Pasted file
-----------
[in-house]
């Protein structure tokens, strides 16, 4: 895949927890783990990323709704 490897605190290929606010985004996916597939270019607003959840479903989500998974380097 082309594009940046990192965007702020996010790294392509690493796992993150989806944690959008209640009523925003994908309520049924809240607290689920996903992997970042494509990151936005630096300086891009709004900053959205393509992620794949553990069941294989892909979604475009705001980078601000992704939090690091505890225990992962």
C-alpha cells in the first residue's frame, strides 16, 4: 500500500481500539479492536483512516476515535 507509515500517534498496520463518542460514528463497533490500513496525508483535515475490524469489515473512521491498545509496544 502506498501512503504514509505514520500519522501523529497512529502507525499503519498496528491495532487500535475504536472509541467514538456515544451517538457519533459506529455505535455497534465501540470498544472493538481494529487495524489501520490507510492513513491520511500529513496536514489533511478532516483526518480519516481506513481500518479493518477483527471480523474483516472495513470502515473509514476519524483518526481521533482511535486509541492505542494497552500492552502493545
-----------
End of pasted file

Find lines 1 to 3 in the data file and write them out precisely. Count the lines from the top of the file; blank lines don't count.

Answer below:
[in-house]
């Protein structure tokens, strides 16, 4: 895949927890783990990323709704 490897605190290929606010985004996916597939270019607003959840479903989500998974380097 082309594009940046990192965007702020996010790294392509690493796992993150989806944690959008209640009523925003994908309520049924809240607290689920996903992997970042494509990151936005630096300086891009709004900053959205393509992620794949553990069941294989892909979604475009705001980078601000992704939090690091505890225990992962």
C-alpha cells in the first residue's frame, strides 16, 4: 500500500481500539479492536483512516476515535 507509515500517534498496520463518542460514528463497533490500513496525508483535515475490524469489515473512521491498545509496544 502506498501512503504514509505514520500519522501523529497512529502507525499503519498496528491495532487500535475504536472509541467514538456515544451517538457519533459506529455505535455497534465501540470498544472493538481494529487495524489501520490507510492513513491520511500529513496536514489533511478532516483526518480519516481506513481500518479493518477483527471480523474483516472495513470502515473509514476519524483518526481521533482511535486509541492505542494497552500492552502493545